Well......it's good that we can see the humor in what other's have to say. I especially wonder about writers who are "educated" yet have never lived the experience. I always wondered about a therpist who is trying to help me through an event that never lived the event. I know they have been trained to say, "there are certain steps that we all have to go through in any process...." It's about that moment that I tell myself, "just make it through this meeting, you do not ever have to return." And usually, I don't go back.

While it is true that there are certain steps we all go through....we all go through them differently. And a therapist who has never been faced by a spouse that has just slipped off his chair and slid down to the floor because he's gone into a diabetic coma.....well, they can hardly give me advice on how to handle my emotions in that moment. LOL!!!

It took me years to understand that. I take what I can from a counselor and do what I can with it. But sometimes, it's just not enough.

Here'sa question for all of us. Are we "normal" couples dealing with "abnormal" situations? If my statistics are correct, then diabetes is not "abnormal". Perhaps the fact that our spouses don't handle it very well, maybe that's "abnormal".....but based on the divorce rate, I really doubt that!

I just don't feel like we are a "normal" couple anymore. OK, when we got married, we were. But then he went on insulin. And he decided not to manage his diabetes. But now he is doing a pretty good job of managing it. But with all the other complications....we don't have sex. Is that normal? We don't go to the movies and that used to be a weekly thing we did. We don't go out to eat and we used to do that almost every day. We still love each other very much, but we have given up so much to accomodate his disease. And yes, I do go to the movies with my girlfriends, and I go out to lunch with them. But as a couple.....he and I are a far cry from "normal" and it is due to diabetes and all of it's complications after his body has lived with this disease for 33 years. Still....it's good to laugh at what others write about our lives.


Lynn wrote:
AMEN...you are preaching to the choir! That is exactly what made me make him order and fill his pill containers...sure I will ask him if he took his meds...keep insulin in my purse and extra needles when we got out to eat but he has to own it and he finally did but i did get the guilty looks (from one of my sons and some women) like i was abandoning a child or something...I was motivated because i knew on all levels that if i had the disease i would be ordering and filling and managing MY diabetes myself....period. So if i can do for myself, he can too. Helpmate, not indentured servant. YEAH, SISTER! HUGS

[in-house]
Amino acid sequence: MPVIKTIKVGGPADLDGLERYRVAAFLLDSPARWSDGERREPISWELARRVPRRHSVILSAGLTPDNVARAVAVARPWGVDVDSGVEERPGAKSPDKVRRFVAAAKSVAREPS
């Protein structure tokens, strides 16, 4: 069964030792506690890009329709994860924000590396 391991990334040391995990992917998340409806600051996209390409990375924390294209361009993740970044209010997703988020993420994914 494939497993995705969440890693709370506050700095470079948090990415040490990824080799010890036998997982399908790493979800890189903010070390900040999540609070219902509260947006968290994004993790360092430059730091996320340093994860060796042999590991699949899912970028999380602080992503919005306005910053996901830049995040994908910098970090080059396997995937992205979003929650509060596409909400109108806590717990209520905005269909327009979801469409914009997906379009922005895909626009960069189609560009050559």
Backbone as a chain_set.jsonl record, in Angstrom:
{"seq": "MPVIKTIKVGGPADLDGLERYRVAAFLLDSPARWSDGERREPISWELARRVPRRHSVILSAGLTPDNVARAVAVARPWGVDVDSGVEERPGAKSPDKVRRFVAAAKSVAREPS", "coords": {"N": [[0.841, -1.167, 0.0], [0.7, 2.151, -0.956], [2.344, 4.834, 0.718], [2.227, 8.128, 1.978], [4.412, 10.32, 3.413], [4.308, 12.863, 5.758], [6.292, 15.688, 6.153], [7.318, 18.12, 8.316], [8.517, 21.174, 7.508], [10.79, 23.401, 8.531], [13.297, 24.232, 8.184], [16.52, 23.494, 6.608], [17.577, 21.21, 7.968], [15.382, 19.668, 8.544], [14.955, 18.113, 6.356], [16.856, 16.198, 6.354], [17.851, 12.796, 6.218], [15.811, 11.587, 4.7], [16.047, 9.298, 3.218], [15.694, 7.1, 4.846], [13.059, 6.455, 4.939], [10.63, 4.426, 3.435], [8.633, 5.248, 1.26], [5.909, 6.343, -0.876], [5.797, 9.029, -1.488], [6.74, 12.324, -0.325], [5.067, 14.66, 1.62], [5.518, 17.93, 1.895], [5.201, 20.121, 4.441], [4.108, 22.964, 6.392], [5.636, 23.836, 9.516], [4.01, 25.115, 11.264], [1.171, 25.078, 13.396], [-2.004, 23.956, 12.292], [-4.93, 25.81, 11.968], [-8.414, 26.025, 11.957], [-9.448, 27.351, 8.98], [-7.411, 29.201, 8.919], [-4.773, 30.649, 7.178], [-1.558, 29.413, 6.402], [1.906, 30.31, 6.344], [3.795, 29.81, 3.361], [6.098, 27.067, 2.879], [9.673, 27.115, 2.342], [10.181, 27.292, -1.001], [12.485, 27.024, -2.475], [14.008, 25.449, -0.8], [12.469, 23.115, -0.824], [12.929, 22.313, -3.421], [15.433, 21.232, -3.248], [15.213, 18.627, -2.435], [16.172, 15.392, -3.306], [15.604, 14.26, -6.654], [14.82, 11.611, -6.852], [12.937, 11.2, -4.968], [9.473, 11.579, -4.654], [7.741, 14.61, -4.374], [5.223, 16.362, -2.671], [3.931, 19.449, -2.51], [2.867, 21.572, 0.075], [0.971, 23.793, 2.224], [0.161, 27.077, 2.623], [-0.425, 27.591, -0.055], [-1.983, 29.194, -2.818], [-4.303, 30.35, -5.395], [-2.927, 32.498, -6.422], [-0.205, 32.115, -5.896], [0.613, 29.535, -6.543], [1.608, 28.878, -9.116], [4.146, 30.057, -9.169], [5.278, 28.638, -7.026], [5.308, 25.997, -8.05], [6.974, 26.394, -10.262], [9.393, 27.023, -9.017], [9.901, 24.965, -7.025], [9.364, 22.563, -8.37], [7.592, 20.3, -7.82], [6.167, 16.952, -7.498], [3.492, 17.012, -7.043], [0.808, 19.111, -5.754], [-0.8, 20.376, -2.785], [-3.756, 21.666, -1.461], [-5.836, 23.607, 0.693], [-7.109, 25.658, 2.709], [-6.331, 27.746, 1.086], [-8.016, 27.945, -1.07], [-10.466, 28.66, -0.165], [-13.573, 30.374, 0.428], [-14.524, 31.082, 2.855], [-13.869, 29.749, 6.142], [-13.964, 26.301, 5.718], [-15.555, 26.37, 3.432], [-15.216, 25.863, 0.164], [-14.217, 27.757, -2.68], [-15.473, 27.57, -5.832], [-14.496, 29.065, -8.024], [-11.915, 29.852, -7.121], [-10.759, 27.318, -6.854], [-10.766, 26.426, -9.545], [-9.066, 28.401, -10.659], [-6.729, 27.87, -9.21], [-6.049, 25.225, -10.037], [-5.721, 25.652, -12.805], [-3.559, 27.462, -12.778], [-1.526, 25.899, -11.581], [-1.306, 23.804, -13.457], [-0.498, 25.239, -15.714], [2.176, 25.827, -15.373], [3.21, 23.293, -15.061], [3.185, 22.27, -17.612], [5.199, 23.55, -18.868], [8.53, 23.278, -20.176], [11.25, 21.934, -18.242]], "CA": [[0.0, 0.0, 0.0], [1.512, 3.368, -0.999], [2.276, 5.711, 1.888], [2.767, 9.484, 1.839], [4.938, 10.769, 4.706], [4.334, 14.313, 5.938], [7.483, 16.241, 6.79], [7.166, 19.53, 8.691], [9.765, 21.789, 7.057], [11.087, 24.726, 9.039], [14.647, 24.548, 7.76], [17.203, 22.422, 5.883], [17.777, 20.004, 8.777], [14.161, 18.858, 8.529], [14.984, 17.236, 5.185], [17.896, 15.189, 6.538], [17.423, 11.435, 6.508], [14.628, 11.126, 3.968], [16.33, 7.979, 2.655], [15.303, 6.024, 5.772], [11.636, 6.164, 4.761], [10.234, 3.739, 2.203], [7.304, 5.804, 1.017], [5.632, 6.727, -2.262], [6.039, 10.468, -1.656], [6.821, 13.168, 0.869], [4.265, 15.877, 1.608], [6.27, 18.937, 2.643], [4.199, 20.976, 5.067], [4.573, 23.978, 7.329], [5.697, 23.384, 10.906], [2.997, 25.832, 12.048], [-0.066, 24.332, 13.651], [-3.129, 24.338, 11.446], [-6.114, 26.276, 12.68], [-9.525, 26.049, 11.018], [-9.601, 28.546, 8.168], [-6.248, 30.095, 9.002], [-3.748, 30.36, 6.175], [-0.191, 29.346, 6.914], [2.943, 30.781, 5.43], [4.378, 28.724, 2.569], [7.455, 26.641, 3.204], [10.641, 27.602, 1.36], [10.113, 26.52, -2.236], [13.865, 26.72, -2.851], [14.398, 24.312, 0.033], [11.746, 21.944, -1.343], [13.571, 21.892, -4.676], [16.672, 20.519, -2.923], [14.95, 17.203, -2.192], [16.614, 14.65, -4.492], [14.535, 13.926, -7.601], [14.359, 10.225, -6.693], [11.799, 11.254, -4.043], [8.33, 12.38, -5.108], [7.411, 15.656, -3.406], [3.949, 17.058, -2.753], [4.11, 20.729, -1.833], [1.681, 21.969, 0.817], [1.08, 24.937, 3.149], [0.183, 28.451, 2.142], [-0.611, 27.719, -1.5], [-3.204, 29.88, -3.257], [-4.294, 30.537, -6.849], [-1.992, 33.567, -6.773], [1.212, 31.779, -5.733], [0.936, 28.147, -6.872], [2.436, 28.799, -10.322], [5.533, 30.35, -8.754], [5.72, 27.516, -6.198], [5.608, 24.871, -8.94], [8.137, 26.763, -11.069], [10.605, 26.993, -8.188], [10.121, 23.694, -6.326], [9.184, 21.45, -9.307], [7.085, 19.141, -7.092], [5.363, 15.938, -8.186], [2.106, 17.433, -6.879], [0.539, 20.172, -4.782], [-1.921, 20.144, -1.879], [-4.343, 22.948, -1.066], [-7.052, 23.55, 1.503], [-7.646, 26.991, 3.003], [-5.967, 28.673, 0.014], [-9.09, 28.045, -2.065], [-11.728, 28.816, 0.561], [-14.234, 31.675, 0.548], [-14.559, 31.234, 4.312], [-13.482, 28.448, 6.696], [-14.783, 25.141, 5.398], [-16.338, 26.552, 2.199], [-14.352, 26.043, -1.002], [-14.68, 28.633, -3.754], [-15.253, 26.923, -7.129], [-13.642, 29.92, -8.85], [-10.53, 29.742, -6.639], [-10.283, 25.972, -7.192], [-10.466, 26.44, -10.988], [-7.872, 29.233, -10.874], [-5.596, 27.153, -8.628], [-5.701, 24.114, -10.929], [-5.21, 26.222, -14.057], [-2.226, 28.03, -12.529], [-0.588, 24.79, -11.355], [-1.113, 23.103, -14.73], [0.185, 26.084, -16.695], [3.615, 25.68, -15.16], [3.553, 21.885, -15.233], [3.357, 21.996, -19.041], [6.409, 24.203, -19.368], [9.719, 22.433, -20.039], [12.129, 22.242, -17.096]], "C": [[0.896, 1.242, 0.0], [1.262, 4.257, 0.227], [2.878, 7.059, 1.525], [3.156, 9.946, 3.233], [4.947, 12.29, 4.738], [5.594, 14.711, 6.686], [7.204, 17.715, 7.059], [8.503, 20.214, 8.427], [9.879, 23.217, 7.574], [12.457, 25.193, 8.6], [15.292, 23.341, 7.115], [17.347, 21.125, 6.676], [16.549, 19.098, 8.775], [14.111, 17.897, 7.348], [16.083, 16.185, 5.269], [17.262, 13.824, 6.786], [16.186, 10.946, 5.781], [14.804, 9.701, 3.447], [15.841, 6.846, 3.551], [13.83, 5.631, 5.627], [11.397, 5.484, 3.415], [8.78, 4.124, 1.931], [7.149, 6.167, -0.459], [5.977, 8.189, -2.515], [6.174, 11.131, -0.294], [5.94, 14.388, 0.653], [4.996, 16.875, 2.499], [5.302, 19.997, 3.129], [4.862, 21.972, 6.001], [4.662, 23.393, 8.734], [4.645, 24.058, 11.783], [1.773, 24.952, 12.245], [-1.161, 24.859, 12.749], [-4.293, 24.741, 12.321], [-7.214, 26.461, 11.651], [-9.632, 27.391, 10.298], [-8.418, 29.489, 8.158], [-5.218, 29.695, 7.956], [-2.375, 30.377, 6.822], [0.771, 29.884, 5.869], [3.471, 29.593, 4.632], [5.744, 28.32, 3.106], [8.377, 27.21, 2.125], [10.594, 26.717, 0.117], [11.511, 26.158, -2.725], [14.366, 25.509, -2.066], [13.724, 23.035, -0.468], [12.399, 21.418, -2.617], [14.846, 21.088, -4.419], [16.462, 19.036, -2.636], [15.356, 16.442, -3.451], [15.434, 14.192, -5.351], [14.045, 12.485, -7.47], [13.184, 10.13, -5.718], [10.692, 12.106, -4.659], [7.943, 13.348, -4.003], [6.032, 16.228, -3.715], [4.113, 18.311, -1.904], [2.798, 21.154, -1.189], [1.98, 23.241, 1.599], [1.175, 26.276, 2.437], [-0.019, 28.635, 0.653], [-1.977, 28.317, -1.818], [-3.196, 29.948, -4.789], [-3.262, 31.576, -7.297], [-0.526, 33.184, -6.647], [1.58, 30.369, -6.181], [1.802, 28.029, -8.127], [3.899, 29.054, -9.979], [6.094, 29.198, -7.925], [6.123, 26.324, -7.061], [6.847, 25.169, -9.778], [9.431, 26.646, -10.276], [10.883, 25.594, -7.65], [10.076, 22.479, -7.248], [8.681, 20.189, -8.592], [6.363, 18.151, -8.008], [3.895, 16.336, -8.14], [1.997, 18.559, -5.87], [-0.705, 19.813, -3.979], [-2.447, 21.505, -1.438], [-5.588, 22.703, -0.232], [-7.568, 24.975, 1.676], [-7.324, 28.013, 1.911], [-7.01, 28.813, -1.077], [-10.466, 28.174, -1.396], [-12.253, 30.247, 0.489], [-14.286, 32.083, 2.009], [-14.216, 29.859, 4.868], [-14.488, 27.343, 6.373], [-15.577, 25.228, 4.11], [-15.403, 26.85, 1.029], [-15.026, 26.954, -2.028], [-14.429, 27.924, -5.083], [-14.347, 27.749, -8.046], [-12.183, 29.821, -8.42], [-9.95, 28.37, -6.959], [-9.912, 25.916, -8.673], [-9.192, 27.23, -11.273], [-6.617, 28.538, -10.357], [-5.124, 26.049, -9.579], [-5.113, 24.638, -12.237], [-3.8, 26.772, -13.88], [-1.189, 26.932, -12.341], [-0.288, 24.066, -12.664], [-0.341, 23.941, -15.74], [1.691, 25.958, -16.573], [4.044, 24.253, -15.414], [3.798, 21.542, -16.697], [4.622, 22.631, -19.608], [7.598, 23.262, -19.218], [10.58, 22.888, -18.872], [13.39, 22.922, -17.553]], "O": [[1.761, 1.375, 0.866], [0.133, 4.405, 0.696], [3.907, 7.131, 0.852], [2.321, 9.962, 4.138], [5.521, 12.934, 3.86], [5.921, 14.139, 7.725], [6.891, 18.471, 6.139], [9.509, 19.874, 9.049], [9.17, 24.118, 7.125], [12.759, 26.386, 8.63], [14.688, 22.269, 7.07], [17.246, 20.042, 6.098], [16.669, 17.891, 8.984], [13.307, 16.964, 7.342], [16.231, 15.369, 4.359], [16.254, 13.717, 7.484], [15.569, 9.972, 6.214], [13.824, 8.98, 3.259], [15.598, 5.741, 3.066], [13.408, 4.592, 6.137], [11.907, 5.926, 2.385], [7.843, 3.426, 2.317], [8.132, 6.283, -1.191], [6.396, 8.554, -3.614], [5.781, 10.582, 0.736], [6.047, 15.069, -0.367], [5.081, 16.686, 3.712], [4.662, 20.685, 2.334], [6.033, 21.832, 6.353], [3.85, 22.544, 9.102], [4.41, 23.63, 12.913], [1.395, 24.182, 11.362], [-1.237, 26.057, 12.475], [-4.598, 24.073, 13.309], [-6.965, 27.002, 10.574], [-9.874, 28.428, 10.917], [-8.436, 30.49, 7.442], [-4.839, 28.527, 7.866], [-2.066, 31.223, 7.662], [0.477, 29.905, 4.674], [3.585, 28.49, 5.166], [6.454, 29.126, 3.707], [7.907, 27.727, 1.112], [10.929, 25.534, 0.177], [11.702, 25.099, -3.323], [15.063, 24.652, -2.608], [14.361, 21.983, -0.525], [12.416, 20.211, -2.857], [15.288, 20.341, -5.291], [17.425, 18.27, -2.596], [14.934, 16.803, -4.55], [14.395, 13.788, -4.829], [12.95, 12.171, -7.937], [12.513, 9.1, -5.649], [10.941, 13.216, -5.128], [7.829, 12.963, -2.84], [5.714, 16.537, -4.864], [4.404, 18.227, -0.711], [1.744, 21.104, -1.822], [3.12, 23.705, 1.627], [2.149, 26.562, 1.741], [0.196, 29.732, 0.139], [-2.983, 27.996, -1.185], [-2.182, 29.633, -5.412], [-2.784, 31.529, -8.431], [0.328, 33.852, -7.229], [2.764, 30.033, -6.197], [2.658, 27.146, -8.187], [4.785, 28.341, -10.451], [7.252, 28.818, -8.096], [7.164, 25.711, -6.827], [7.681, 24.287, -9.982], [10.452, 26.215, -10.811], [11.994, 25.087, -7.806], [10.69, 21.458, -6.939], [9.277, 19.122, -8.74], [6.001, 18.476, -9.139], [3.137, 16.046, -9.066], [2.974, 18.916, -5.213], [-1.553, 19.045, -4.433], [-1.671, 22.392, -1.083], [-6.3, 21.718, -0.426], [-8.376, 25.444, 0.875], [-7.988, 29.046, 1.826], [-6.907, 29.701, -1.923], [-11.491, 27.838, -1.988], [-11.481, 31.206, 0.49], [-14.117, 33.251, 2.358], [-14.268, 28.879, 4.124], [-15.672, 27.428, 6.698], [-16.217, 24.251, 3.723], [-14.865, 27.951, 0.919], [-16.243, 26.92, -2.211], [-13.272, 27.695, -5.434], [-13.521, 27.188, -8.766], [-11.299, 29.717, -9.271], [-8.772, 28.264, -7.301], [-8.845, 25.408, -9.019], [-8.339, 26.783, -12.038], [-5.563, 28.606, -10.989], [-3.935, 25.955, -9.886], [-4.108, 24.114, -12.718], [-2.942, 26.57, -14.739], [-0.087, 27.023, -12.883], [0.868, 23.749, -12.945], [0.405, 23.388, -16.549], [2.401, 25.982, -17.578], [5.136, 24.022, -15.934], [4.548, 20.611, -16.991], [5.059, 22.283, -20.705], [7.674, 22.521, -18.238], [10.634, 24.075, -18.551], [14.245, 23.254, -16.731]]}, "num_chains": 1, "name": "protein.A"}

It did take "this" choir member quite some time to do what you have done. But I will say I'm on a good path now. Until this last round of problems, I would even go to the clinic and pick up his Rx for him. No more. He is now on the mail order refill plan. They get squished into our mail box. Literally. His refills come in a package so huge that most days, the poor mail man has to bring them to the door. But I no longer drive 5 miles to the clinic, stand in a line forever to get to the counter, then go sit and wait til his name goes on the board, then go stand in an even longer line to pay. Thank goodness I found the strength to put my foot down on that one!!!!


Tom’s wife wrote
YAY! what a great response! first of all, I hate labels in general but especially those that put us into a box that is stupid you are so correct, we don't have the disease and we are not required to address the medications. when we do -- we do so out of love, not out of necessity. the diabetic does that. its his disease, he has to deal with it.


Here's the problem. There are so many diabetics out there blogging away, telling us how much they rely on their spouses to do so much for them. And they get so angry at me when I tell the spouses that you do have the right to say no. You have the right to walk away. You have the right to leave. You are not a diabetic. They just seem to think that this is a "couple's" disease! And I have been arguing that point for 5 years now - to the point that other bloggers continue to put me down when they write about me. Problem is, they are all diabetics who just can't equate to what our lives are like.

Bottom line. I'm pretty healthy for my age. Don't take any prescription drugs. Never have. Do not have any illnesses, ailments or diseases. Why on earth would I want anyone to classify me as a type 3 diabetic? Yikes!!!

On the other hand, if it would qualify me to get social security disability benefits, mabye I could tolerate the label.....what do you think? LOLOL!!!

DW- who occassionally has a sense of humor about most of this!

2 comments:

Lilly said...

I thought better of questioning the diagnosis after I sent the comment, figuring that the lack of insulin was just a progression of the Type 2.

But thanks for explaining the type of insulin he is taking, and why, as I didn't totally get that when you were talking about it before. Had never really thought about what happens with Type 2s when they get that resistant to insulin. Now I understand. Wouldn't it be great if the medical profession did?

Take care,

Lilly

tomswife said...

type 1 -- type 2 --- blah blah
once they stop producing insulin
does it matter?

and look at us
Lynn has some serious health issues, she doesn't expect her husband to deal with her medications..

someone else talked about a problem with wheat and her husband brought her candy with wheat in it and never even bothered to check the ingredients..

I have some medical issues and while Tom is aware of them, he would never even consider for one second that it is his responsibility to know what they are...

so type 3 diabetes?????

NOT!!